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Looking at Movements at a Local Level and From a Deliberative Democratic Perspective. A comparative Analysis of two Transition Initiatives from Italy

Civil Society
Democracy
Political Theory
Social Movements
Andrea Felicetti
Scuola Normale Superiore
Andrea Felicetti
Scuola Normale Superiore
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Abstract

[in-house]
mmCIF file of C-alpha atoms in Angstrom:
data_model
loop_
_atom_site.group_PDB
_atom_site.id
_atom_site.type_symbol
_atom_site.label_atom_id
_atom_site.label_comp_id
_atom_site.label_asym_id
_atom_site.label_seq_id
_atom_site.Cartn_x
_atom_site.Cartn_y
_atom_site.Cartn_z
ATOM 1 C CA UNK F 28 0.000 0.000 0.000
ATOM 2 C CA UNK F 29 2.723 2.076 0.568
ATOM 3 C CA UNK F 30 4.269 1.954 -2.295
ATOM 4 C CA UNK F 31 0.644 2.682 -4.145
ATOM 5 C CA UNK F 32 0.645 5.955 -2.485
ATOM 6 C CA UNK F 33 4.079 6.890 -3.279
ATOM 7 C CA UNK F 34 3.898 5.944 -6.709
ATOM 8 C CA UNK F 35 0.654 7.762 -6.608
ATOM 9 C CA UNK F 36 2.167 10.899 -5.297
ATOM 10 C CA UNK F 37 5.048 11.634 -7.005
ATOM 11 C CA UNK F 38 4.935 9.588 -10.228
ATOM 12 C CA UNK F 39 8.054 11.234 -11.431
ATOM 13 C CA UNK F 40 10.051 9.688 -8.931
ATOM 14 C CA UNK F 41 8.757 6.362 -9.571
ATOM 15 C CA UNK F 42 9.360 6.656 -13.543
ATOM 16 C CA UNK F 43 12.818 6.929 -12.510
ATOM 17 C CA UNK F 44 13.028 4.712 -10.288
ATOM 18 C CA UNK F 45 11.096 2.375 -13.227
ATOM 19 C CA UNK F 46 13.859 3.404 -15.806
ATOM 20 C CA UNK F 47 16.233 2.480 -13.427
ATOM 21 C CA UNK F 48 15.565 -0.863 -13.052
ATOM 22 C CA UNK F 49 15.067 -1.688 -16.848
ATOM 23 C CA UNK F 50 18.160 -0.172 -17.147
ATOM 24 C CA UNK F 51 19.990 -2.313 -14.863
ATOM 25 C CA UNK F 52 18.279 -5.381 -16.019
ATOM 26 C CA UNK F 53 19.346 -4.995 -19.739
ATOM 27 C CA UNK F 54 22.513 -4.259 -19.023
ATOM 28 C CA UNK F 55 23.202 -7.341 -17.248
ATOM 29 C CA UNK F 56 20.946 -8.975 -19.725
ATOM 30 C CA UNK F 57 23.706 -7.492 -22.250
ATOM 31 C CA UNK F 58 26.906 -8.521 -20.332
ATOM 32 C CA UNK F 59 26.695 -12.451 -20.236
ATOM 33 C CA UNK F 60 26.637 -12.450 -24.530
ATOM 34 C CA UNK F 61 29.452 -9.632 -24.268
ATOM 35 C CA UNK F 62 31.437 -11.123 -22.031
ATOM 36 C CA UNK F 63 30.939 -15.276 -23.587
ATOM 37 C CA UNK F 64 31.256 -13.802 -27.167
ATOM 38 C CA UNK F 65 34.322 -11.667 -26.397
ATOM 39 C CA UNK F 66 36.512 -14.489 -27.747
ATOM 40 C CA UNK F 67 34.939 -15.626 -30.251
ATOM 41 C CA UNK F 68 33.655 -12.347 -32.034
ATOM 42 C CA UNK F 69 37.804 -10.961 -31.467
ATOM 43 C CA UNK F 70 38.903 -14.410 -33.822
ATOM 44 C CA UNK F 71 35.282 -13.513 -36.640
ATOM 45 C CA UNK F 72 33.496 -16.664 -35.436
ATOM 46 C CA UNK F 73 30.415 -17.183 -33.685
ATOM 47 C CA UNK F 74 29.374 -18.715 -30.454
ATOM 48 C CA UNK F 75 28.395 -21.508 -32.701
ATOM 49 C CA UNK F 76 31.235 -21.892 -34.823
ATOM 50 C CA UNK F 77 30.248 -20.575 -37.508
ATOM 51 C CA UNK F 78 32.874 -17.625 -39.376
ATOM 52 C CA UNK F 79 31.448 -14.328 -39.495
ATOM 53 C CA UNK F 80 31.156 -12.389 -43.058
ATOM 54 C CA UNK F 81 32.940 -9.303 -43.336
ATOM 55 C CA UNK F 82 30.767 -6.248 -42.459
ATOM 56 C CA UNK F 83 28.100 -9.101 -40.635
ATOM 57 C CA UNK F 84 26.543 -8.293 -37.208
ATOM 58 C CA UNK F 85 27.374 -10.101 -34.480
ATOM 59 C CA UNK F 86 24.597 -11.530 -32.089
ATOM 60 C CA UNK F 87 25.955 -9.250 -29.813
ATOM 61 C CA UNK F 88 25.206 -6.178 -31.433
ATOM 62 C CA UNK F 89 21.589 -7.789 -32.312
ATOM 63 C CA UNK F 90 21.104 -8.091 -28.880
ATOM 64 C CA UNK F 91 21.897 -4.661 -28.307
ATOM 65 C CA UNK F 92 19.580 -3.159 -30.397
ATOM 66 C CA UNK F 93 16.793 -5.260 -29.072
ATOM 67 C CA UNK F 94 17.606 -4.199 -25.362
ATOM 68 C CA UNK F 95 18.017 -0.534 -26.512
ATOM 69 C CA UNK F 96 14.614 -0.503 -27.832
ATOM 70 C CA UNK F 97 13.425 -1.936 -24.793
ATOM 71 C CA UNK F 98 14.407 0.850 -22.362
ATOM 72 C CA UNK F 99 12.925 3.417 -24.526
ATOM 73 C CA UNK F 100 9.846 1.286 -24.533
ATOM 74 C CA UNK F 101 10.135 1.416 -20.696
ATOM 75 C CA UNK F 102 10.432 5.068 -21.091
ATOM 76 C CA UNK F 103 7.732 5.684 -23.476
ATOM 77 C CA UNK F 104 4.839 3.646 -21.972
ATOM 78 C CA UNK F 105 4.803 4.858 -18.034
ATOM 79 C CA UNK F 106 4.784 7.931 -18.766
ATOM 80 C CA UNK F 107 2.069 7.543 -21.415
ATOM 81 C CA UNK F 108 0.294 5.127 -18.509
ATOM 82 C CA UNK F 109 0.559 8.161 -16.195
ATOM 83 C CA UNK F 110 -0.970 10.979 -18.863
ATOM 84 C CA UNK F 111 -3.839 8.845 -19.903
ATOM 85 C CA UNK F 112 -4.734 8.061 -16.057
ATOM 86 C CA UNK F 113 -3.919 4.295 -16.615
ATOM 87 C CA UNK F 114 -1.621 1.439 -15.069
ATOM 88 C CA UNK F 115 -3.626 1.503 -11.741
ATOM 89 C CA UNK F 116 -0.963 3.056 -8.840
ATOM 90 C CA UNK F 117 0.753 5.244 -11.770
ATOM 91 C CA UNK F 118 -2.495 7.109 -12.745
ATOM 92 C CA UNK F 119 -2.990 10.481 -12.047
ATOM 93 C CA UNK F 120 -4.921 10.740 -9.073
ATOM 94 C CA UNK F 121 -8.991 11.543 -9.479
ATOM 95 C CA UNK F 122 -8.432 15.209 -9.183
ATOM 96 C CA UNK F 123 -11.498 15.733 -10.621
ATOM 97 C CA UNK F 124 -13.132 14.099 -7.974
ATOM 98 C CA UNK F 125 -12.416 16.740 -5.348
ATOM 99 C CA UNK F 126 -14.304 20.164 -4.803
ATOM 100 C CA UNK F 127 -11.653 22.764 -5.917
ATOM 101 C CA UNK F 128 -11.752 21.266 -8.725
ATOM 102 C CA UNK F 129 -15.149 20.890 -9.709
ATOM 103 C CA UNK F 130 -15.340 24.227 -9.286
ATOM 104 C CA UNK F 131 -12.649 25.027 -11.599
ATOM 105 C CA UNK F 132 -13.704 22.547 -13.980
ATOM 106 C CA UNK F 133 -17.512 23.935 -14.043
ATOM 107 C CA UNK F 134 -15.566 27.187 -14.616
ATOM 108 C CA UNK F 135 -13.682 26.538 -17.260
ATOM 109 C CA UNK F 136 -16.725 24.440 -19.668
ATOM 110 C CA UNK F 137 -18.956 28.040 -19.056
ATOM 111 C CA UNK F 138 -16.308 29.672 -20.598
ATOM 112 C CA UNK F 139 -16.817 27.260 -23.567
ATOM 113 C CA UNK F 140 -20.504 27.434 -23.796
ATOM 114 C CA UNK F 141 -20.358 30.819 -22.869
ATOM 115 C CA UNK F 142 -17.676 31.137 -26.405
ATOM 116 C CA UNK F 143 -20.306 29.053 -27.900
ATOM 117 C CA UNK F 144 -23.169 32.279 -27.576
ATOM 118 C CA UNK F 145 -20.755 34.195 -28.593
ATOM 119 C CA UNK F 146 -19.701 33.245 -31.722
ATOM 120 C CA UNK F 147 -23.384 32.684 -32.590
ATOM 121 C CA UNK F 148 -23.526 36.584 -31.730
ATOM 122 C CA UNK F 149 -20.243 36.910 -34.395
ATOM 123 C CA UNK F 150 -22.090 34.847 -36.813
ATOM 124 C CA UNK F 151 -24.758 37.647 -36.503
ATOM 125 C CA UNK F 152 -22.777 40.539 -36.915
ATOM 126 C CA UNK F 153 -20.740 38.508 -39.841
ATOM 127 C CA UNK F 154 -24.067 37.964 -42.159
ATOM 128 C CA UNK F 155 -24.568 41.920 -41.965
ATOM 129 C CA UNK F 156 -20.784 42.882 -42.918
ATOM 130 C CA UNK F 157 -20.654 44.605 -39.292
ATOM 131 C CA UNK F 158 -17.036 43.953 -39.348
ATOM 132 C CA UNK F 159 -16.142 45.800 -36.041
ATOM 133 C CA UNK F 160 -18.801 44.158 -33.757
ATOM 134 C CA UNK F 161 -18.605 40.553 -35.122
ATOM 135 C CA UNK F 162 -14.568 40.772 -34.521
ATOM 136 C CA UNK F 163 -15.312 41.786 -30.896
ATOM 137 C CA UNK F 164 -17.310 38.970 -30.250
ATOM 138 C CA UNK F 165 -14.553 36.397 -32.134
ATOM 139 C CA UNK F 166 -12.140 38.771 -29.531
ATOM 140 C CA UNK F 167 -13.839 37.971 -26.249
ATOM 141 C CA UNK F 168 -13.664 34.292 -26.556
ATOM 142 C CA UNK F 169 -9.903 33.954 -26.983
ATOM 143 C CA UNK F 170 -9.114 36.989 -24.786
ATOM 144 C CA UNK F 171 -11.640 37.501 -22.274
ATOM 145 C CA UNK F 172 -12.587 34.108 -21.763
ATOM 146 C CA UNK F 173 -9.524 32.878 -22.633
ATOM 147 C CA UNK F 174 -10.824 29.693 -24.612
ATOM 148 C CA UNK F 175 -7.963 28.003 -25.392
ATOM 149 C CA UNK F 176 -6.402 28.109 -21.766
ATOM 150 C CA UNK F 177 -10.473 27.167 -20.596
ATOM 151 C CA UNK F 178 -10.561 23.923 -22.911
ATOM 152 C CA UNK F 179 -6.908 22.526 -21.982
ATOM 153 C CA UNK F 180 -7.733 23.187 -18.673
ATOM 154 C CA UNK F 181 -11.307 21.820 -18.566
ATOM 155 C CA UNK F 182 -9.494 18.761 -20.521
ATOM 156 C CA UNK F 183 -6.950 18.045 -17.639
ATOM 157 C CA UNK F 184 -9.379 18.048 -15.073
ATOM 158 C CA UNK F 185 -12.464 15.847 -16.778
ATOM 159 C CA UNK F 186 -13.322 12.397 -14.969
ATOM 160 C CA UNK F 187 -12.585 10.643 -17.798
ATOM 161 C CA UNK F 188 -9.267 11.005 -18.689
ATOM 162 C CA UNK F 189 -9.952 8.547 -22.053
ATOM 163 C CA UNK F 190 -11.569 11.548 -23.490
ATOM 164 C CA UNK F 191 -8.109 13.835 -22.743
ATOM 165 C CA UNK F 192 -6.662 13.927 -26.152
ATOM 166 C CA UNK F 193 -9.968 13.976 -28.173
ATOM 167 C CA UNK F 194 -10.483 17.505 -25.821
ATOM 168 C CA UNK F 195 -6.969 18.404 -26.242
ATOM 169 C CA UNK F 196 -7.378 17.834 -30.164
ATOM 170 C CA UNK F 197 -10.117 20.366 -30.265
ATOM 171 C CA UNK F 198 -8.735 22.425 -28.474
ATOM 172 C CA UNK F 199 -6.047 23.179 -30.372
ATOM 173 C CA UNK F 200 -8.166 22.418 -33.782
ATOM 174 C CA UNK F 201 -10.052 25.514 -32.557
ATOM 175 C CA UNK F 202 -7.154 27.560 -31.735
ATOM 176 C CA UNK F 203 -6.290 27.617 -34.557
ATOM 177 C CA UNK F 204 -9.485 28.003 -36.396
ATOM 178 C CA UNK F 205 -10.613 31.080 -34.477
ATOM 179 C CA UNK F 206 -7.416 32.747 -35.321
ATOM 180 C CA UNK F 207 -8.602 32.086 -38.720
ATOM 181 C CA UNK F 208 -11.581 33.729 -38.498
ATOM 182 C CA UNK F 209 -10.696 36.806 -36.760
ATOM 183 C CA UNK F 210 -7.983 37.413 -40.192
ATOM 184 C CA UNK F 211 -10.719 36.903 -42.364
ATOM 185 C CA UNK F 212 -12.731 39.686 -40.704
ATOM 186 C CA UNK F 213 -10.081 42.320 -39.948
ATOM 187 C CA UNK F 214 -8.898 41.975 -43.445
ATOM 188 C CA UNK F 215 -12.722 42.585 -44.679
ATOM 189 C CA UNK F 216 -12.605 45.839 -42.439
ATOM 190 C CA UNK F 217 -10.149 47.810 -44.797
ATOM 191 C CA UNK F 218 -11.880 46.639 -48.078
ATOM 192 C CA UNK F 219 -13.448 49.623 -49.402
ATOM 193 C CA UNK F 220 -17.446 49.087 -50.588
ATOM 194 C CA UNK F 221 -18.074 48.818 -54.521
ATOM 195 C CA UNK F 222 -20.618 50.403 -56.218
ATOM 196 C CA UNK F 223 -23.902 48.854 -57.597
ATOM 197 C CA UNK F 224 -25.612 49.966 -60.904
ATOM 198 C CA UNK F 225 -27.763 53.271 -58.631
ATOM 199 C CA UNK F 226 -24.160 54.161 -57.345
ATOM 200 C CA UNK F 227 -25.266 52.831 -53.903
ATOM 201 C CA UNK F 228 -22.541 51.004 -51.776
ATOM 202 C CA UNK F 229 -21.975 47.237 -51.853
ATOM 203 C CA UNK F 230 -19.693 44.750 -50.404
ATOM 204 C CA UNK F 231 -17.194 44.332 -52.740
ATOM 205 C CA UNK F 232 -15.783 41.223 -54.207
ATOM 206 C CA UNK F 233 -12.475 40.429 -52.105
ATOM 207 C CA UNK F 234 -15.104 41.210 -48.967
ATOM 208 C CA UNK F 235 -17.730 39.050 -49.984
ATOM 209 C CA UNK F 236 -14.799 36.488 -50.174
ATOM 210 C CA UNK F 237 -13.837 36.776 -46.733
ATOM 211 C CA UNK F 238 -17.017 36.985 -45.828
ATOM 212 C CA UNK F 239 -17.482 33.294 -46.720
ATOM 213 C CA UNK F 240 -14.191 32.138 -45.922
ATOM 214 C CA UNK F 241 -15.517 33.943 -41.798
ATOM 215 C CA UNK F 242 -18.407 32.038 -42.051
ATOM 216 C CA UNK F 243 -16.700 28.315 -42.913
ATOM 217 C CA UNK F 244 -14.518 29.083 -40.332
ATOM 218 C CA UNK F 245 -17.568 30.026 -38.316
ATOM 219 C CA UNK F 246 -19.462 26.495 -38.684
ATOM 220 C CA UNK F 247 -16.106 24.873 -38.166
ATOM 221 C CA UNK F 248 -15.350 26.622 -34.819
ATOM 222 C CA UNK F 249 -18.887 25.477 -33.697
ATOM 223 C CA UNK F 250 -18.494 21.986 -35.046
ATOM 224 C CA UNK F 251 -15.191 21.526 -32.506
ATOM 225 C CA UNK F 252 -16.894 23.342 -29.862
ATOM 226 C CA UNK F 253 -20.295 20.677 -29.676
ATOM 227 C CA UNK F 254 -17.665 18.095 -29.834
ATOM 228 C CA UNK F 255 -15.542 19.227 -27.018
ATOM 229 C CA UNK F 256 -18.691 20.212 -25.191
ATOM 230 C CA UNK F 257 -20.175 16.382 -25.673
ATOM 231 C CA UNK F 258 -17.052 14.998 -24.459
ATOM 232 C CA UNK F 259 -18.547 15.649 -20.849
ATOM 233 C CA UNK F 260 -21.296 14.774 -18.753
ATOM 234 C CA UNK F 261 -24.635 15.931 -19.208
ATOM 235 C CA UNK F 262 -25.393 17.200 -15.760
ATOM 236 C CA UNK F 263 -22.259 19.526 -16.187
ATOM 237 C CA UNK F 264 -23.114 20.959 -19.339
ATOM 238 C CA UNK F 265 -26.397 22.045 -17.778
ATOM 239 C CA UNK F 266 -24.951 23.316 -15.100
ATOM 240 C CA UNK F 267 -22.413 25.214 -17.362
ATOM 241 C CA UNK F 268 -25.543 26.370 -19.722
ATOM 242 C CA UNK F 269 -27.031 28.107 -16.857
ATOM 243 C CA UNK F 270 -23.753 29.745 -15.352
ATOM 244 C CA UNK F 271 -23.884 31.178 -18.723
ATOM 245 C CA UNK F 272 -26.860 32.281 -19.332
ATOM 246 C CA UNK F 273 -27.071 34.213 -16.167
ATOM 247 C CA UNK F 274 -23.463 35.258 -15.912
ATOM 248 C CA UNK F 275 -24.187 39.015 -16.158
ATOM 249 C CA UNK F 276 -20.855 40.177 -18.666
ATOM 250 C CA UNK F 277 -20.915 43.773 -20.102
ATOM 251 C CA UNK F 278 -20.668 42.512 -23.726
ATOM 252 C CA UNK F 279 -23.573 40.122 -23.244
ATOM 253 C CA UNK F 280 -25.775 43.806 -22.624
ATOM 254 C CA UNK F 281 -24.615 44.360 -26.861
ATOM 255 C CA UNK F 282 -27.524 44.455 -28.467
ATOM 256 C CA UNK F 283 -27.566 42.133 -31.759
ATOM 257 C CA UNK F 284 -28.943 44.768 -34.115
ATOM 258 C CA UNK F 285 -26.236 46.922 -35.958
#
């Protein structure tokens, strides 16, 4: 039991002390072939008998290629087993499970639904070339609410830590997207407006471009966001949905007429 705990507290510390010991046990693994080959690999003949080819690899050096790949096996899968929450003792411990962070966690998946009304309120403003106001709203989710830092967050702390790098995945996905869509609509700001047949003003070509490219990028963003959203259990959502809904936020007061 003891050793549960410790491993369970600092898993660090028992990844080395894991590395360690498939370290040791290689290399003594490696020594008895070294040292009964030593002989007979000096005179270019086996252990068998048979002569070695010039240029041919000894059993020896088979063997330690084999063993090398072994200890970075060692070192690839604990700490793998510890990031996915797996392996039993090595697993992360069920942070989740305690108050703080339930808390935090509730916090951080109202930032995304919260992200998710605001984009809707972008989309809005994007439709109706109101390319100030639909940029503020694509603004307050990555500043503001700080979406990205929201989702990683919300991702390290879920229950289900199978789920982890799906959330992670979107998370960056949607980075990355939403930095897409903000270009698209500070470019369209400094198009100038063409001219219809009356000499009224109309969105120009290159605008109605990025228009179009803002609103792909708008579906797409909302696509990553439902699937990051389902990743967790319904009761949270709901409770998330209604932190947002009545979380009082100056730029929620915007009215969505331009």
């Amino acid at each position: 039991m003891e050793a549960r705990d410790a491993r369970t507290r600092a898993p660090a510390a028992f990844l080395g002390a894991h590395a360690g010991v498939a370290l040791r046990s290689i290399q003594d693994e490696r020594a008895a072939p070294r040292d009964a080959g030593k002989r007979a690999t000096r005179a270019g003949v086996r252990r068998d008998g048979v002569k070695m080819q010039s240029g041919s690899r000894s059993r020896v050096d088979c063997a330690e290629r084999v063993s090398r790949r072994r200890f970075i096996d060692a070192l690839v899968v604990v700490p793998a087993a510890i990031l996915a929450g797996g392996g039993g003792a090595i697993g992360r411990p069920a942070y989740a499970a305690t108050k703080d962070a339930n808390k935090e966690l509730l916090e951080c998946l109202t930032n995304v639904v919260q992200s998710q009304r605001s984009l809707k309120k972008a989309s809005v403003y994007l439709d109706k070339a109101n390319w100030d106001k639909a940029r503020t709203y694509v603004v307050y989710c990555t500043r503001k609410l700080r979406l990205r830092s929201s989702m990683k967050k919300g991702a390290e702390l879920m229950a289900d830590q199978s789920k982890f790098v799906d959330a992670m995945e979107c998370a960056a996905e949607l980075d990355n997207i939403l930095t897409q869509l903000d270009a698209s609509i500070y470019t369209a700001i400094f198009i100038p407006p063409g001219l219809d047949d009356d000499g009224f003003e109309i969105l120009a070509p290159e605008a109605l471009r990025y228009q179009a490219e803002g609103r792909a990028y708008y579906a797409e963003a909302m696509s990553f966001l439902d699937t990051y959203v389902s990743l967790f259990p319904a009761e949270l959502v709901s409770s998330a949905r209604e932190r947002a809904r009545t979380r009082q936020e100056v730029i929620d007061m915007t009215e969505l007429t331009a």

This paper is based on a comparative case study of two local groups belonging to the Transition Town, a contemporary environmentalist movement active in about 40 countries. Although one could assume that local groups do share at least some of the movement’s core ideas, ways in which they are understood and the local contexts in which they are implemented vary greatly. Here I focus on Italy, which, besides the English speaking countries, is one of the places where the movement is most active and where the Transition first spread to outside the native lands of United Kingdom and Ireland. My overarching goal is to observe and understand these local manifestations of the movement through deliberative democratic lens. In the first part of this work I frame the Transition within the literature on deliberative democracy and social movements. Then I introduce my cases: one from a town in Emilia Romagna and one from a small city in Sicily. In the second section, employing the idea of deliberative capacity and supporting my claims with empirical evidence, I try to assess from a comparative perspective the major qualities and shortcomings featured by each group. I then identify what factors seem to lay behind the observed levels of deliberative capacity. In doing so, in order to maintain a broad perspective, I interpret my findings in light of the idea of deliberative systems. In particular I aim to assess whether causes for the observed phenomena are related to my local groups’ more internal dynamics, the context within which they take action, and/or specific features of the movement they belong to.